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Vienna Pictures Palaces: Palais Kinsky

Vienna Pictures Palaces: Image Gallery And Travel Tips

Vienna pictures palaces. More than 600 years of Habsburg Empire have produced dozens of imperial and aristocratic dwellings (called palais), from the Imperial Palace (Hofburg) and Schonbrunn Palace to the Belvedere Vienna, the Liechtenstein Palace, the Augarten Palace to Kinski Palace. 

Vienna Pictures Palaces: Notes And Links

Imperial Palace Vienna 

The Hofburg spreads across much of Old Vienna. Across thousands of square metres, the palace includes various residences, including the Imperial apartments, the Museums of Natural History and Fine Art, the treasury, the national theatre (Burgtheater), and the Spanish Riding School.
Vienna Unwrapped symbolMy tip: Join one of the seasonal Vienna balls in the Hofburg. It’s the most glamorous and fun way to experience the palace.

Schönbrunn Palace

Schönbrunn is our number one tourist attraction. The surrounding gardens and attractions, however, are also extremely popular with the Viennese. If you take a closer look at the window in my gallery of Vienna pictures, (palaces like Schonbrunn have so many that the individual design gets easily lost) you can see the essential design concept for the whole palace: baroque but not too overdone, dark green window shutters, black cast iron for the balconies, and gold ochre for the facade, known as Schönbrunn yellow.

Belvedere Vienna

The Belvedere Vienna consists of various buildings. The main ones are theUpper Belvedere, which houses the Austrian National Gallery and the largest collection of Gustav Klimt paintings, and the Lower Belvedere, which houses modern temporary exhibitions and the Medieval Collection.
Note: Most palaces can be photographed only from the outside.

Augarten Palace

Augarten Palace, home of the Vienna Boys Choir, is a late 17th century former Imperial palace. It also houses our traditional Augarten Porcelain Manufactory in a separate building. While Augarten Palace is closed to the public due to the ongoing boarding school of the Vienna Boys Choir, you can visit the porcelain manufactory and gardens. When you stroll around the baroque gardens (the oldest in Vienna) you can see one of the FLAK towers from World War II in the back.

Kinsky Palace

The baroque Kinsky Palace is one of my favourite palaces in Vienna. The building once belonged to an Imperial high military official and Austrian aristocrat. On warm summer evenings, you can dine in the inner courtyard at trendy restaurant Freyung 4.
Note: See the palace’s baroque grand staircase and the baroque frescoes of the first floor, which form part of the auction house ‘ImKinsky’.

Ferstel Palace

The Ferstel Palace, an Italian Renaissance-style town palace at Freyung, is most famous for housing the Café Central, and for its lovely historic shopping passage. You will pass it when you do the Old Vienna Walk.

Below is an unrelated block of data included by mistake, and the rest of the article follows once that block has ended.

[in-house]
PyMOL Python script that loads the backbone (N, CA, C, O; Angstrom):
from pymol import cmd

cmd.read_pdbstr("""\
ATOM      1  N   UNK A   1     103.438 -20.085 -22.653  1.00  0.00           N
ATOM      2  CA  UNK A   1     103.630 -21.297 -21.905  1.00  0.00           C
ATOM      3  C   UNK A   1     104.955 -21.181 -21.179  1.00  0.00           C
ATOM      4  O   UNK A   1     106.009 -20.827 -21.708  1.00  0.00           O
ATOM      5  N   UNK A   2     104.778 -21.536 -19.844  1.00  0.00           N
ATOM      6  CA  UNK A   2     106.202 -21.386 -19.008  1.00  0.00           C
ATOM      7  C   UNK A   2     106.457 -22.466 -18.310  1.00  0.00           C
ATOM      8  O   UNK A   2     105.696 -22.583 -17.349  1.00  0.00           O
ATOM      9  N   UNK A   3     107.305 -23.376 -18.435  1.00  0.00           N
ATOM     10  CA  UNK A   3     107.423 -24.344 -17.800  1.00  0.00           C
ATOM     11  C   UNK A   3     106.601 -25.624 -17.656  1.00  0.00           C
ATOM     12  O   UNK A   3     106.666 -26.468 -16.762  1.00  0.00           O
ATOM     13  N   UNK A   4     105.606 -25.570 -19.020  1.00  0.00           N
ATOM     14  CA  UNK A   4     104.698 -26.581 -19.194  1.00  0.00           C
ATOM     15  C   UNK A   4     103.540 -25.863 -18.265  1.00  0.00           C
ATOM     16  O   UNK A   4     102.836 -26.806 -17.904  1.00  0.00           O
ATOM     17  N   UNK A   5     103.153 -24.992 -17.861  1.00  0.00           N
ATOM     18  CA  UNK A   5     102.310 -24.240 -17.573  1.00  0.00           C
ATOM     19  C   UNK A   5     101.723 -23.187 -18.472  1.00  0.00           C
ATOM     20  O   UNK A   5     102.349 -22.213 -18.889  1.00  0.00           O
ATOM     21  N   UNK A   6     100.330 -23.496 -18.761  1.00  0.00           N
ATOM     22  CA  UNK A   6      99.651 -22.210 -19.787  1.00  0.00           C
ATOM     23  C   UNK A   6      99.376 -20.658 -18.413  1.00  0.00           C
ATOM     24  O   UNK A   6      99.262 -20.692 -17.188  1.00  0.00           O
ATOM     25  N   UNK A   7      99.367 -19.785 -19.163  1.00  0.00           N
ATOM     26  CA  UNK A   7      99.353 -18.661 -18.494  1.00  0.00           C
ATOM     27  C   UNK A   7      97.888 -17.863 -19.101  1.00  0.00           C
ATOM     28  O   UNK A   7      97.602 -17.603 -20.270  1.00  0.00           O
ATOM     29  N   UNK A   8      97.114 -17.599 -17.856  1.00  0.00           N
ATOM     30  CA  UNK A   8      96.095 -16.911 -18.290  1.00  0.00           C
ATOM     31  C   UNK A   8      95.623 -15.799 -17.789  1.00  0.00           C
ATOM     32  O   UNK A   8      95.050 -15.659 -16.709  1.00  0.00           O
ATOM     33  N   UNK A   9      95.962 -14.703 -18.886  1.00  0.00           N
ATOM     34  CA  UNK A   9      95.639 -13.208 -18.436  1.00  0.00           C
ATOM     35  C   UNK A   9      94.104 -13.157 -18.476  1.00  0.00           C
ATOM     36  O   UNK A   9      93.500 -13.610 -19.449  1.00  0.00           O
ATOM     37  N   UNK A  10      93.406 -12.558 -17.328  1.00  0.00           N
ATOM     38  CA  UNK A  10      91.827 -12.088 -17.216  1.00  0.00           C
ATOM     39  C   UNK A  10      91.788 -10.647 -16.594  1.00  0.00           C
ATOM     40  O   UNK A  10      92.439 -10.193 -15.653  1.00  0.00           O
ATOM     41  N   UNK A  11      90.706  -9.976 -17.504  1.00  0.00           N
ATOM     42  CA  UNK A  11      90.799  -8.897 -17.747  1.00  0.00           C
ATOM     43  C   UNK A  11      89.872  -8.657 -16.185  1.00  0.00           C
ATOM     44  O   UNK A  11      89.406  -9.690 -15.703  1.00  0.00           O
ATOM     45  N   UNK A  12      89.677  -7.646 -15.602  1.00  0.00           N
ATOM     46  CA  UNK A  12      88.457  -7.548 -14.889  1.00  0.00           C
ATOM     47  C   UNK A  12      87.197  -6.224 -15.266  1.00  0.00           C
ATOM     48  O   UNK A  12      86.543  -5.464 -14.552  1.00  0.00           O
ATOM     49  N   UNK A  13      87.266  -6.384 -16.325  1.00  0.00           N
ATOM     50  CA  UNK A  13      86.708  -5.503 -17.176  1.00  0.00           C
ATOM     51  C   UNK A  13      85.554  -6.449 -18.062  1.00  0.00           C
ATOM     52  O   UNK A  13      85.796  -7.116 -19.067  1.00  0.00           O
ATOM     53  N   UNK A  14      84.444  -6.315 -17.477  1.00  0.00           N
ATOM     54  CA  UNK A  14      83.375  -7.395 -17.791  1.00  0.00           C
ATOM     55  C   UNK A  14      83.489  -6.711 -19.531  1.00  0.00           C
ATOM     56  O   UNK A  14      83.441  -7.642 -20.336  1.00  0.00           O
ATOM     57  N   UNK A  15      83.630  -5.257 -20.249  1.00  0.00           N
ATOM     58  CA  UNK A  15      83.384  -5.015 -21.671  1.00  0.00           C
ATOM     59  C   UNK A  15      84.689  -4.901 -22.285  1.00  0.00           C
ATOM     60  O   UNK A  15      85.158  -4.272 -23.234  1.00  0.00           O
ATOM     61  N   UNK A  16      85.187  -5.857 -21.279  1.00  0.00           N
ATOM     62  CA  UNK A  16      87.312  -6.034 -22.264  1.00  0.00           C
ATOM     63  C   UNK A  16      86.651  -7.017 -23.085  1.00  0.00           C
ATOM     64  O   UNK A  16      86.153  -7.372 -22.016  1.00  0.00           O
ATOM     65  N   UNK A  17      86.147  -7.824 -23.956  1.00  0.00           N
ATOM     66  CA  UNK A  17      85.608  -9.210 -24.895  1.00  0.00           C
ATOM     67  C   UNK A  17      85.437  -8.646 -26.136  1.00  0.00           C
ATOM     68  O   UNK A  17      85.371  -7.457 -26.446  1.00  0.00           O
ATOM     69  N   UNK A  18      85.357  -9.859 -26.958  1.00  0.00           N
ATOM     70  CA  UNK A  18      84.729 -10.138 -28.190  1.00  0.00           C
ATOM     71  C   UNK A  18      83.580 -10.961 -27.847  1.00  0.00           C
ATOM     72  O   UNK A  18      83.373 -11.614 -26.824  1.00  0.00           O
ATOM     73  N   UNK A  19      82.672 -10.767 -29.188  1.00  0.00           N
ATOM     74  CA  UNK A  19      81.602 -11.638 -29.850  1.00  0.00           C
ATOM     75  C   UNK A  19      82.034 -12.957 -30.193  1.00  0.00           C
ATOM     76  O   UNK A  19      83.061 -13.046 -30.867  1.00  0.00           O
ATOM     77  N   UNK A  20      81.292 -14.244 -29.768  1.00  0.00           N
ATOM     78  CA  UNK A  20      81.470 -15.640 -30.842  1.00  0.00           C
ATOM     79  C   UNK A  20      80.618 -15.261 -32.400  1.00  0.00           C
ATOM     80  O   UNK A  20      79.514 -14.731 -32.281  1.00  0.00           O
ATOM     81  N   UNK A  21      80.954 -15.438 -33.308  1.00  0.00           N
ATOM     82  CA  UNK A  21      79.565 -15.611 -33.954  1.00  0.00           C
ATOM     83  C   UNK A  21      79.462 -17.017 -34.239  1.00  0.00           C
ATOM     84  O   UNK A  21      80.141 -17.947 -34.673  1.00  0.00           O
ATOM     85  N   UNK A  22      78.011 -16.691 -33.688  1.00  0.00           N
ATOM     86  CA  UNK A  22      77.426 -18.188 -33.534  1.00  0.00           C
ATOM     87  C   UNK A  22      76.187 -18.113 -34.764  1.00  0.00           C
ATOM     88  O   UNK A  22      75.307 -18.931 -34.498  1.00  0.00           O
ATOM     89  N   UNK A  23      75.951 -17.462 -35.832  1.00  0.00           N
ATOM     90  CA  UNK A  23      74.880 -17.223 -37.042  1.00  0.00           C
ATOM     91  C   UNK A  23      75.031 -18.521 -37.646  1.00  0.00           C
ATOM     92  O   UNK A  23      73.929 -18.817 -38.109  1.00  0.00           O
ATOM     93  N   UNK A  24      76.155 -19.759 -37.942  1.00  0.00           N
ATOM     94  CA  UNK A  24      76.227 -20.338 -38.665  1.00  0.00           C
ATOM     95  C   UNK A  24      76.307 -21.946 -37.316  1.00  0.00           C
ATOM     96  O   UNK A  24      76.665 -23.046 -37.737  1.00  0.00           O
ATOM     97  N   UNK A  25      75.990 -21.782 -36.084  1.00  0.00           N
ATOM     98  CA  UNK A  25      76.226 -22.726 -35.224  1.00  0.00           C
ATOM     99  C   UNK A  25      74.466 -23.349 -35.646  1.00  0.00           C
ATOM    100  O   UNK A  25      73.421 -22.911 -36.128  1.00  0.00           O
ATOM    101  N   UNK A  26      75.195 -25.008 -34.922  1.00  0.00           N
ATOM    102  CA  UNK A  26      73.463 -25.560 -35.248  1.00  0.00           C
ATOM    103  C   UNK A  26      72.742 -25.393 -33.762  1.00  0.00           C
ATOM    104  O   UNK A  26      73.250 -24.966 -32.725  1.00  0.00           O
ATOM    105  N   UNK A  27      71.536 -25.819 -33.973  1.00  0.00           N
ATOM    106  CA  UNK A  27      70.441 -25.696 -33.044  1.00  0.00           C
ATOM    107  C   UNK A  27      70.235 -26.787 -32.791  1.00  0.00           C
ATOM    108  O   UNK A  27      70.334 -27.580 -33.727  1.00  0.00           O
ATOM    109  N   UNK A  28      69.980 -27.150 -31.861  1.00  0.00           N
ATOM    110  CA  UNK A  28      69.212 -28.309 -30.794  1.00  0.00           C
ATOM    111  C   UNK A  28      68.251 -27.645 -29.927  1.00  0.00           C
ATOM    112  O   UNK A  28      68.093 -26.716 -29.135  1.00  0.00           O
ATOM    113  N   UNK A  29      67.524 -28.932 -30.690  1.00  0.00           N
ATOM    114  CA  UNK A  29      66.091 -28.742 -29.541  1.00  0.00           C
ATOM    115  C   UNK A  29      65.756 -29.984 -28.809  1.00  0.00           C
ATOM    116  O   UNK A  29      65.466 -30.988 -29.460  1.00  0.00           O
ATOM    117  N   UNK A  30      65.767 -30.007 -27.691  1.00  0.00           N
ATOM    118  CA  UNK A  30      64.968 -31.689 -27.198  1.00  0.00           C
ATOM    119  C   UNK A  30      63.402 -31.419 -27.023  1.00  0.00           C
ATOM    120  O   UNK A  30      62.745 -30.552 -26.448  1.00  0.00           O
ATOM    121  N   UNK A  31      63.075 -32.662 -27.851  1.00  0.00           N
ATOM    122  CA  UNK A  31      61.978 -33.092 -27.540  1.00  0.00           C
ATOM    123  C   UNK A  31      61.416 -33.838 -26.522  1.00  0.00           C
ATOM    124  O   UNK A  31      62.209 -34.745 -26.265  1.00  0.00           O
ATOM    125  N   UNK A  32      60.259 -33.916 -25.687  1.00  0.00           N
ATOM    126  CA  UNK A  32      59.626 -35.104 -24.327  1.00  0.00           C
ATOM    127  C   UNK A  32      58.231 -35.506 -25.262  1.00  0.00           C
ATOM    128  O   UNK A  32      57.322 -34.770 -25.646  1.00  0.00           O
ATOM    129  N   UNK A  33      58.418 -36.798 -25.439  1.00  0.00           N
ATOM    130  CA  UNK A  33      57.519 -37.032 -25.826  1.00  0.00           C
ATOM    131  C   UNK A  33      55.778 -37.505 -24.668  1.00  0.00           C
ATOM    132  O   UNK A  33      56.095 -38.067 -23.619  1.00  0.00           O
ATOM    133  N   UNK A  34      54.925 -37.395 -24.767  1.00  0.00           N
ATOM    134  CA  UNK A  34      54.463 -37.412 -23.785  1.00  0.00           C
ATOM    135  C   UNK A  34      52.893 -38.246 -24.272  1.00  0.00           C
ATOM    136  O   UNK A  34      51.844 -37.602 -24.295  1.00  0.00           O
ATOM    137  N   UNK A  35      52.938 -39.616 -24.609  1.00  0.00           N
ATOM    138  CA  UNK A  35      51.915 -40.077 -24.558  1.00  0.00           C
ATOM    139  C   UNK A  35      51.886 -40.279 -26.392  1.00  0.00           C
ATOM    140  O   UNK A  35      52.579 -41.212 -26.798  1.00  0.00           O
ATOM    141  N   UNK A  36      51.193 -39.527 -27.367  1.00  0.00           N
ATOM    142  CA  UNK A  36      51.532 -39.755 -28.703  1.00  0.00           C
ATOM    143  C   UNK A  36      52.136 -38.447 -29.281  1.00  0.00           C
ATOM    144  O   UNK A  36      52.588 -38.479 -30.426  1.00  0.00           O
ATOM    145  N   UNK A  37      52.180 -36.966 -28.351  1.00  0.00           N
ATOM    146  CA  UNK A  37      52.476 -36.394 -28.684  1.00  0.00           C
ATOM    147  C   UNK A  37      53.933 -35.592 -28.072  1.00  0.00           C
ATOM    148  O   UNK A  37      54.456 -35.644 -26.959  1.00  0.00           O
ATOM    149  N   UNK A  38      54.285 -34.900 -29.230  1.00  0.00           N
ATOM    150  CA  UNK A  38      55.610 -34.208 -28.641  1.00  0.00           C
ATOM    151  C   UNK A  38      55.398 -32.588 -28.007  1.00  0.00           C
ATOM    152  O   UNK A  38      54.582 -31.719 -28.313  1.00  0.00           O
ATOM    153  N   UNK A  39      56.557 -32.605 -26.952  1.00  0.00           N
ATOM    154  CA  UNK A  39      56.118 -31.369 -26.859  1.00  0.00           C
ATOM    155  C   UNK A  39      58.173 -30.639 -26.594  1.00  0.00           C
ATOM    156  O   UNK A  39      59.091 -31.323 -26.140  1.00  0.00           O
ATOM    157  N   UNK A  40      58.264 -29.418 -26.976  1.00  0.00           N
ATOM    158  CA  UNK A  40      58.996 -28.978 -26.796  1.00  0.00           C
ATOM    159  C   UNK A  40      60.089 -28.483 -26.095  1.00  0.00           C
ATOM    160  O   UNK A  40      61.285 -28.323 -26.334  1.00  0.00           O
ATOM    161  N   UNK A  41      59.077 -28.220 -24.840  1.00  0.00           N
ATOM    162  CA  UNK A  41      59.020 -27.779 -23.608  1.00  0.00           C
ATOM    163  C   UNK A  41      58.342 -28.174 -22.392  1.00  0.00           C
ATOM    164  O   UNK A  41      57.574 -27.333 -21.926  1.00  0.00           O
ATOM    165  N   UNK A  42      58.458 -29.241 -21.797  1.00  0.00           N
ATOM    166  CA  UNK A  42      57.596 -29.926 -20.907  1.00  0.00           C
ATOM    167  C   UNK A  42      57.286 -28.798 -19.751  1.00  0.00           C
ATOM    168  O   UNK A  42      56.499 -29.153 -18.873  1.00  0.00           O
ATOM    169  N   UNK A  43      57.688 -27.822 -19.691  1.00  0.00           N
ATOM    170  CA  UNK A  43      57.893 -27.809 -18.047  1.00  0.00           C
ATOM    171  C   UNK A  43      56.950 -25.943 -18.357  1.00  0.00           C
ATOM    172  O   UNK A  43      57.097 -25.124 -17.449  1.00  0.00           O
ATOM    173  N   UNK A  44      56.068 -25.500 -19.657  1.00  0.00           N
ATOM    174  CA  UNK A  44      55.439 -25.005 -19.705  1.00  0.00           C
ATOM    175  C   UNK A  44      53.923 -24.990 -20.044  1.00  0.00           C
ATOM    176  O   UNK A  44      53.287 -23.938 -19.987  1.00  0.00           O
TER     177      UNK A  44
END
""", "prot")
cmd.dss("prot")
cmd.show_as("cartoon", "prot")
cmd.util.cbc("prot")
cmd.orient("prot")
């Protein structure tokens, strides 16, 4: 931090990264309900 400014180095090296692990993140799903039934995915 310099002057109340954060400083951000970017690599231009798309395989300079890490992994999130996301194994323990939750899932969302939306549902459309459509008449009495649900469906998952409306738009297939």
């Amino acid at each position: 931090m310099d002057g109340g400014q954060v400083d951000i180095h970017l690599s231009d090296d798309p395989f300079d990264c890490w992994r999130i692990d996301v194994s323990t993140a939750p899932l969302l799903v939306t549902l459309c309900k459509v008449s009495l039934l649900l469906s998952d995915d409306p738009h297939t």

Palais Lobkowitz

This palace was the first major baroque town palace in Vienna, built just after the end of the Turkish Wars in 1683. It is located close to Albertina museum and houses the Austrian Theater Museum. The architectural highlight is the Eroica Hall with its massive ceiling fresco. Ludwig van Beethoven played there regularly. His symphony ‘Eroica’ lent its name to the hall.

Old City Hall

Vienna’s former city hall dates from the 14th century. Its façade had been thoroughly baroquified in the 18th century. Its interiors are a little less spectacular but house two institutions which are open to the public: the Museum for the First District, and the Documentation Archive of the Austrian Resistance.

Palais Batthyány

The enormous baroque palace spans the corner of Bankgasse and Herrengasse, close to Café Central. It was established by uniting Palais Orisini-Rosenberg and two other houses in Bankgasse. The palace was renovated in 2016. Austrian fashion brand Mothwurf boasts a fabulous shop in the ground floor. Most of the upper space is made of private luxury apartments.

Trautson Palace

The last image shows Trautson Palace, another building of baroque-era star architect Johann Bernhard Fischer von Erlach, who also planned Schonbrunn Palace and the Church St. Charles Borromeo. The palace houses the Austrian Ministry of Justice and is closed to the public, but watch out for its beautiful façades.

To get to know Vienna’s key landmarks, visit the slideshow on Vienna Pictures Landmarks.

NOTE TO VIENNA PICTURES PALACES: You are free to use material from ‘Vienna Pictures Palaces’ if you credit www.vienna-unwrapped.com. Thank You!

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